I'm not suggesting we all should take up begging for alms. It does ,however, provide an example of a different emphasis that can be made on ethical practice and food. It appears to be founded on making oneself beholden to the kindness of others, wearing down our selfishness by not pandering to likes and dislikes, challenging over weaning pride and encouraging generosity in others.  A wandering mendicant is not involved in any work, let alone growing food or breeding and slaughtering animals. The ethics of what you are eating and its means of production appears less emphasised, the ethical focus being on the spiritual efficacy of having to beg for the food one eats. Ideally cultivated within the generous aura of 'loving kindness', in how the food is given and received. This is part of a broader ethical spectrum to be considered alongside the ethics of how food is produced.

Another aspect was highlighted to me recently. A group of us were in a restaurant and we all ordered vegetarian versions of items on the menu. When one friend's food arrived it turned out to contain meat. However, rather than send it back, they decided to eat it, but picked out any obvious bits of meat and put them on one side. Their concern was that in sending the food back, it would be thrown away which would be wasteful. An animal died in order to provide food that ended up being thrown away. This is doubly wasteful, of a life and of food. In our culture we rarely consider how wasteful our consumption of it is. If our food isn't exactly what we want we send it back, without a second thought for what the consequence of that action may be. In the West, in our mythical world of never ending abundance,it can be hard to see our food and water as precious resource and the necessary ecology of not being wasteful of it. At all levels of our society everyone wants to feel they have a choice in what they eat, even if you live on the street, get food from a food bank, or are a freegan raiding a supermarket's dump bins. Being able to chose is being able to freely express our sense of our selves.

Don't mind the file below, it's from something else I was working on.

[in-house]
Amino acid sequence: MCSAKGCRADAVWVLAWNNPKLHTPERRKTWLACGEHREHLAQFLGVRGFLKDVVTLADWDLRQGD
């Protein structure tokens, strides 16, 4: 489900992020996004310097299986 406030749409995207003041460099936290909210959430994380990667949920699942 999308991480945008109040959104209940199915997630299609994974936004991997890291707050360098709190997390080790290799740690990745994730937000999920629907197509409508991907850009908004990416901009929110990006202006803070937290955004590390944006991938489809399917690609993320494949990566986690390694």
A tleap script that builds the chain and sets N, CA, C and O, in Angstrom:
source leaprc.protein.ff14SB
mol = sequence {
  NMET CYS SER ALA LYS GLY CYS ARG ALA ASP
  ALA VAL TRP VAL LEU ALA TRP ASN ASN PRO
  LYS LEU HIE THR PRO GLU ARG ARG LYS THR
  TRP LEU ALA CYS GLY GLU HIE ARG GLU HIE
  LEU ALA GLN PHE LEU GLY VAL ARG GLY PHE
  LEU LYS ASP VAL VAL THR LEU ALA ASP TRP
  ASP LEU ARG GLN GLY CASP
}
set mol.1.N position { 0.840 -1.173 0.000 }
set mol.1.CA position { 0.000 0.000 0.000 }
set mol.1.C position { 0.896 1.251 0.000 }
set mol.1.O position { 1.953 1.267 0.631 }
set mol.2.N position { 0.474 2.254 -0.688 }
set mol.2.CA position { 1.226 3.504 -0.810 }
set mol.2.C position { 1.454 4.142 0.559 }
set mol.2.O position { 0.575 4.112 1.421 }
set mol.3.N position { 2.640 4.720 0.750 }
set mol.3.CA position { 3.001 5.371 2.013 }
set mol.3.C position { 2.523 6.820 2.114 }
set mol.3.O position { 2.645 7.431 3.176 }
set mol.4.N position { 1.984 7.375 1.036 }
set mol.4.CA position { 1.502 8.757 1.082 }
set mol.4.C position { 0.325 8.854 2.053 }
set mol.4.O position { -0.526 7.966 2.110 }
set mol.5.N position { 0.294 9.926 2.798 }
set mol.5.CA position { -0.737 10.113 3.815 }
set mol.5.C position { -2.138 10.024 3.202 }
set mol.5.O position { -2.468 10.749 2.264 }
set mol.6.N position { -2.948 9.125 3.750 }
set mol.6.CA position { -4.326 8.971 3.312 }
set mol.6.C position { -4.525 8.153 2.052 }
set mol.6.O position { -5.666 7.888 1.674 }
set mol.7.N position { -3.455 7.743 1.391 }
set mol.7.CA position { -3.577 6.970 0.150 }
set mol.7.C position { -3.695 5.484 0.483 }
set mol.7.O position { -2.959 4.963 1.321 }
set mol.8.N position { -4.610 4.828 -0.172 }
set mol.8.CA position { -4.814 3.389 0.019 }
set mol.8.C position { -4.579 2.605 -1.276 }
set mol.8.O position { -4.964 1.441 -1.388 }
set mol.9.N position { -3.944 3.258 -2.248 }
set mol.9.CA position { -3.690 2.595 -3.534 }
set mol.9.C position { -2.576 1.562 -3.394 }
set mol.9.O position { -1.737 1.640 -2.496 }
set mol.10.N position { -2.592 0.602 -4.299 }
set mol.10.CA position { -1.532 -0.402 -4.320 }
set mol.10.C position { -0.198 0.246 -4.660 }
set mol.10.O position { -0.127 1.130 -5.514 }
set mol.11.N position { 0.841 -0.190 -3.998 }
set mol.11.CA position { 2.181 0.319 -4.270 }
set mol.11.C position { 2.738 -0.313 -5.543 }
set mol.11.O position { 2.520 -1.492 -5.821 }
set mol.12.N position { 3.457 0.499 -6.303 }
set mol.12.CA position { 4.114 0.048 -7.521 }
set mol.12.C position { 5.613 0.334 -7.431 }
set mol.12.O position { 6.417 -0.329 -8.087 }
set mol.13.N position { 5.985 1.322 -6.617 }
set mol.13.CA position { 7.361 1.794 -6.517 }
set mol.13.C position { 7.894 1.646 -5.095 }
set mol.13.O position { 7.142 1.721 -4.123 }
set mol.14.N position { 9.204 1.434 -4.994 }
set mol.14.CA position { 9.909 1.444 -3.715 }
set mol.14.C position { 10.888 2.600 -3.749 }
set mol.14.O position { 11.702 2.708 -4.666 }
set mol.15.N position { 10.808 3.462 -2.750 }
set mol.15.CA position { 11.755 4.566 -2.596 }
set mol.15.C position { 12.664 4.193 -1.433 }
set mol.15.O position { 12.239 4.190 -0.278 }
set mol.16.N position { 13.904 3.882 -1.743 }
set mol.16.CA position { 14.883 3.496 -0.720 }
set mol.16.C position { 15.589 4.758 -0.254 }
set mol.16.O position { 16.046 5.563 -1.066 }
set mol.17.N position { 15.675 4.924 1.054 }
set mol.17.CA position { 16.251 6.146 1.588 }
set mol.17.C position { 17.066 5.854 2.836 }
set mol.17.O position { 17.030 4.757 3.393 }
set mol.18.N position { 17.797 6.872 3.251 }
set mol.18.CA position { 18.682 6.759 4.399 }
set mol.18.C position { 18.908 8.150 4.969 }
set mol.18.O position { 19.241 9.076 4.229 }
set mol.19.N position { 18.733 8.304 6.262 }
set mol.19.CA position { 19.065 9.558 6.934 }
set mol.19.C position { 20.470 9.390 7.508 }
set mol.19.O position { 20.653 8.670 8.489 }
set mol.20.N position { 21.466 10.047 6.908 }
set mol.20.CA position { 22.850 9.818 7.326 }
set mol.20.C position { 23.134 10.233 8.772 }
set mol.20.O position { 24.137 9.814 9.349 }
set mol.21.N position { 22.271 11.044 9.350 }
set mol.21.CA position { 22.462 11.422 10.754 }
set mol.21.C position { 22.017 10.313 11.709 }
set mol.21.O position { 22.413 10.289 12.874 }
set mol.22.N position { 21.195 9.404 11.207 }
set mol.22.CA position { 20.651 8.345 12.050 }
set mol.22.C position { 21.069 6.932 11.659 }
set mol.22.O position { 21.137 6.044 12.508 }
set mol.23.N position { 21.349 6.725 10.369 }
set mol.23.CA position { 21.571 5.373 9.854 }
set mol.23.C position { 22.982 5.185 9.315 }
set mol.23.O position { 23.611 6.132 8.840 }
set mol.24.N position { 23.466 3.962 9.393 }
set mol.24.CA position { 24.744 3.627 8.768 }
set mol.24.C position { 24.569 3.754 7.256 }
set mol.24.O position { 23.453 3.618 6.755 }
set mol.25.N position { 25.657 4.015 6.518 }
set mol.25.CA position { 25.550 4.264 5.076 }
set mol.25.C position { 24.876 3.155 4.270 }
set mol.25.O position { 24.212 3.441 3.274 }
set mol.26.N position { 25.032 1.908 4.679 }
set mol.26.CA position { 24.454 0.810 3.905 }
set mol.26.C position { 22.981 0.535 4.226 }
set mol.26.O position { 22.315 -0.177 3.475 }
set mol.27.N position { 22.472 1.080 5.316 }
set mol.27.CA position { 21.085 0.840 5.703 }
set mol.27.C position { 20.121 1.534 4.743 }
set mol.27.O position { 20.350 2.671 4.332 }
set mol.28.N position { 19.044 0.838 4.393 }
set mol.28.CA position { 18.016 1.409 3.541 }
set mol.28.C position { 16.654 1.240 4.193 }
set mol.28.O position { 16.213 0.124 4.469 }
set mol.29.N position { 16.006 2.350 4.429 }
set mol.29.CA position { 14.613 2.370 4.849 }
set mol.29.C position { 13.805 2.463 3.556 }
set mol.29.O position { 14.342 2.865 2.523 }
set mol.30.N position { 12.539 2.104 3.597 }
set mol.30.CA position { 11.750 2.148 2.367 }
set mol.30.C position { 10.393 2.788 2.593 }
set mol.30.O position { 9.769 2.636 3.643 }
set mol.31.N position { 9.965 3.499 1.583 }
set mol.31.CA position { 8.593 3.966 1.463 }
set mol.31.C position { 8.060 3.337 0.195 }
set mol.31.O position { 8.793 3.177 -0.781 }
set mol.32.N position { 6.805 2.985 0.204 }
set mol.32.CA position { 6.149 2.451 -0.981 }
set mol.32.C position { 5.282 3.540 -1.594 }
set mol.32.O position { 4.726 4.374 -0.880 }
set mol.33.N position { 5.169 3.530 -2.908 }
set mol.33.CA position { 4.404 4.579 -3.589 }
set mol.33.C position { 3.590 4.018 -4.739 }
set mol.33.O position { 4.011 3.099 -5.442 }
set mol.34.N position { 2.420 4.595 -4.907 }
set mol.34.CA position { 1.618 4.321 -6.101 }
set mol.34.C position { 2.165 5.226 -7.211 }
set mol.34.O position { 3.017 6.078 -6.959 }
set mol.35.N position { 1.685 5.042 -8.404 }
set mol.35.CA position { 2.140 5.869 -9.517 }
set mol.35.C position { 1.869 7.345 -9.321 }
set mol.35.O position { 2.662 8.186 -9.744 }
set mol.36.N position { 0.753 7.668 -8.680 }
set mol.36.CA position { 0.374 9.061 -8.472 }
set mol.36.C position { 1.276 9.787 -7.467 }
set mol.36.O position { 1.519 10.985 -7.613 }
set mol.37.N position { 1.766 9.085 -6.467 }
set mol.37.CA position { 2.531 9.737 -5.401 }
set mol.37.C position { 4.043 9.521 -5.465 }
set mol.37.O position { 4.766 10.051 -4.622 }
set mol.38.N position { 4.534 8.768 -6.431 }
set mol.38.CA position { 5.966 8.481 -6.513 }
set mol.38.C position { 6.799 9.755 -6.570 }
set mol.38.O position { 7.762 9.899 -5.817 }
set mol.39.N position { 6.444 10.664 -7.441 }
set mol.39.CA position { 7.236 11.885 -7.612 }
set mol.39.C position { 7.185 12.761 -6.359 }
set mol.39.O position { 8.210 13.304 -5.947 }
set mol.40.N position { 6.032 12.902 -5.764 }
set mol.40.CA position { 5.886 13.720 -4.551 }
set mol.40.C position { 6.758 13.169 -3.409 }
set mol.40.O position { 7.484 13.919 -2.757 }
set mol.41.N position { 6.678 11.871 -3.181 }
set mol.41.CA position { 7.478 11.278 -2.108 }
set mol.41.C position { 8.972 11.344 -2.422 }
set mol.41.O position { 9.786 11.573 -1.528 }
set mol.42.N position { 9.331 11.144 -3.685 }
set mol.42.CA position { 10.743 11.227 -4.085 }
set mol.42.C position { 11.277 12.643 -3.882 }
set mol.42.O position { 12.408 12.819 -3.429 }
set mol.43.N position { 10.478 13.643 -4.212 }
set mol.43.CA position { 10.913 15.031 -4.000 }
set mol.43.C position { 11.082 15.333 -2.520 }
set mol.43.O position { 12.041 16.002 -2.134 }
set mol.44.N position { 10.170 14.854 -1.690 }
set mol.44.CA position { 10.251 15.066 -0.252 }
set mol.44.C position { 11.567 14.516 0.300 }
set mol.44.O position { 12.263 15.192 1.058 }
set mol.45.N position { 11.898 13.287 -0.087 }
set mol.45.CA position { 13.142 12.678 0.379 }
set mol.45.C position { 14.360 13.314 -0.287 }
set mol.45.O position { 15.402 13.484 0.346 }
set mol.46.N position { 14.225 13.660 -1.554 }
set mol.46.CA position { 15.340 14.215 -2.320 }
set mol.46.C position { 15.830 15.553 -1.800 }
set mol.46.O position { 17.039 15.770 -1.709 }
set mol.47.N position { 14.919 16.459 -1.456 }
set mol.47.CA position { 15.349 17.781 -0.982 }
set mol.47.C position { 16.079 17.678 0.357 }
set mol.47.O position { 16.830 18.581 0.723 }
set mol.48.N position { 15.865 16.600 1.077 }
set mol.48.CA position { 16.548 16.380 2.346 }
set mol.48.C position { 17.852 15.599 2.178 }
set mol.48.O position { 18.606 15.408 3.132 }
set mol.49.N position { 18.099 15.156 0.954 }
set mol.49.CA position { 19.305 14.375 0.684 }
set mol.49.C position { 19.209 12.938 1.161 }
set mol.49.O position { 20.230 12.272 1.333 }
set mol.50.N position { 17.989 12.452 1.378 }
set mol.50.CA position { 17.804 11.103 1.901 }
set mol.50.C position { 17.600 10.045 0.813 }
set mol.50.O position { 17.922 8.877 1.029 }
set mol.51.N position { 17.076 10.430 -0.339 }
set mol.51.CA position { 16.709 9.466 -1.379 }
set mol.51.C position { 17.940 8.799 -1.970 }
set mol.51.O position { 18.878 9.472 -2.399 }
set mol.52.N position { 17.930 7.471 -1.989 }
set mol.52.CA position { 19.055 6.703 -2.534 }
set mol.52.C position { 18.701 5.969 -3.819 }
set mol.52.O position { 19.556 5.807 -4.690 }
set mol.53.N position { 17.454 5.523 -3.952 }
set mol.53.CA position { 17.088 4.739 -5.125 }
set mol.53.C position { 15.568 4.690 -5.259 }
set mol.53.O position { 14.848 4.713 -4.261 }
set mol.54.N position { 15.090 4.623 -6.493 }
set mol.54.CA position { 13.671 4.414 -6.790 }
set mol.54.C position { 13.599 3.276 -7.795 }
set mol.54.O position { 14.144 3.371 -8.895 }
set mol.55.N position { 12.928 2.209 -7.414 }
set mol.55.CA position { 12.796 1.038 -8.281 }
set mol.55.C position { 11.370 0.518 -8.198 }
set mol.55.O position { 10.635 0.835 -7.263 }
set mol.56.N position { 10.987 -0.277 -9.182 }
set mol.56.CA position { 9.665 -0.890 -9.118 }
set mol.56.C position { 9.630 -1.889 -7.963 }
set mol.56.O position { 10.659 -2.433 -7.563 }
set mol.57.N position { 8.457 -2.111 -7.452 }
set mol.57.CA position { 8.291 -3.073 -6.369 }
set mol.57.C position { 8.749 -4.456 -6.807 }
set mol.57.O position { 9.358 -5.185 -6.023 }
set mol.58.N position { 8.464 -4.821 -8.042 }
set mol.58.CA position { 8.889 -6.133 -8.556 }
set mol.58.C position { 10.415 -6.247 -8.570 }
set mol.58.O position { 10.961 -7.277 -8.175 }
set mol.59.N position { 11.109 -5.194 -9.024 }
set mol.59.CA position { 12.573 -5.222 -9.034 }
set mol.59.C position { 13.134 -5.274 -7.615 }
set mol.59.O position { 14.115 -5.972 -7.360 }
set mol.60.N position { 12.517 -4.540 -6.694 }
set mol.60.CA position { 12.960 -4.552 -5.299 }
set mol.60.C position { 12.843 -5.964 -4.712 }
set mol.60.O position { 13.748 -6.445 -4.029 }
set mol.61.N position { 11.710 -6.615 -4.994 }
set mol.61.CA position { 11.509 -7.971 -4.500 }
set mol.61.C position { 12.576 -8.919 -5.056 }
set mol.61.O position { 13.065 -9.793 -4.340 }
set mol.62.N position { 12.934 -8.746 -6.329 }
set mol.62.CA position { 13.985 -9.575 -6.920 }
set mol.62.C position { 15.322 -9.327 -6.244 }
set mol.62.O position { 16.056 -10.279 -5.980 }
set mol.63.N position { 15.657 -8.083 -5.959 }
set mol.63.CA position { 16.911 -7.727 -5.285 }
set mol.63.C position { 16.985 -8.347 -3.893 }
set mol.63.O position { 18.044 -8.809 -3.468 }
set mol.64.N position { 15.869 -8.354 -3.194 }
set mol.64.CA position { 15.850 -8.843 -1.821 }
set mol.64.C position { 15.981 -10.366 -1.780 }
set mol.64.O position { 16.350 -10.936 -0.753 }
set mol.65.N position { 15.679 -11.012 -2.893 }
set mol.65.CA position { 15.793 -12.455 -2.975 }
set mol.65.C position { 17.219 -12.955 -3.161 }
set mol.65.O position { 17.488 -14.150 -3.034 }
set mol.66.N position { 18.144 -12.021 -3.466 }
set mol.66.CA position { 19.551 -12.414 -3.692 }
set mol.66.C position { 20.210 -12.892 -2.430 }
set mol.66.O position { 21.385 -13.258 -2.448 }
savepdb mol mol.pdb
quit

Twenty first century consumerism is built on choice, and consequently if we have the money we can eat exactly what we want, when we want it. Increased choice is matched by increased alienation from the means of food production, and a tendency to become increasingly neurotic about food. Horror stories abound in the media of animal cruelty, pesticide residues, food allergies, digestive diseases and major food health scares. These turn the simple act of eating into an ethical minefield, everywhere there seems yet another new thing to be faced or avoided. We feel the oppressive weight of these choices everyday, so its not surprising if some turn a deaf ear, or simply draw a line and say this far and no further. There is some virtue in doing that, we can't make an imperfect world perfect purely through the food we consume. We end up making selected gestures to demonstrate we are doing something, but its lack of breadth and joined up coherence is a very telling trait.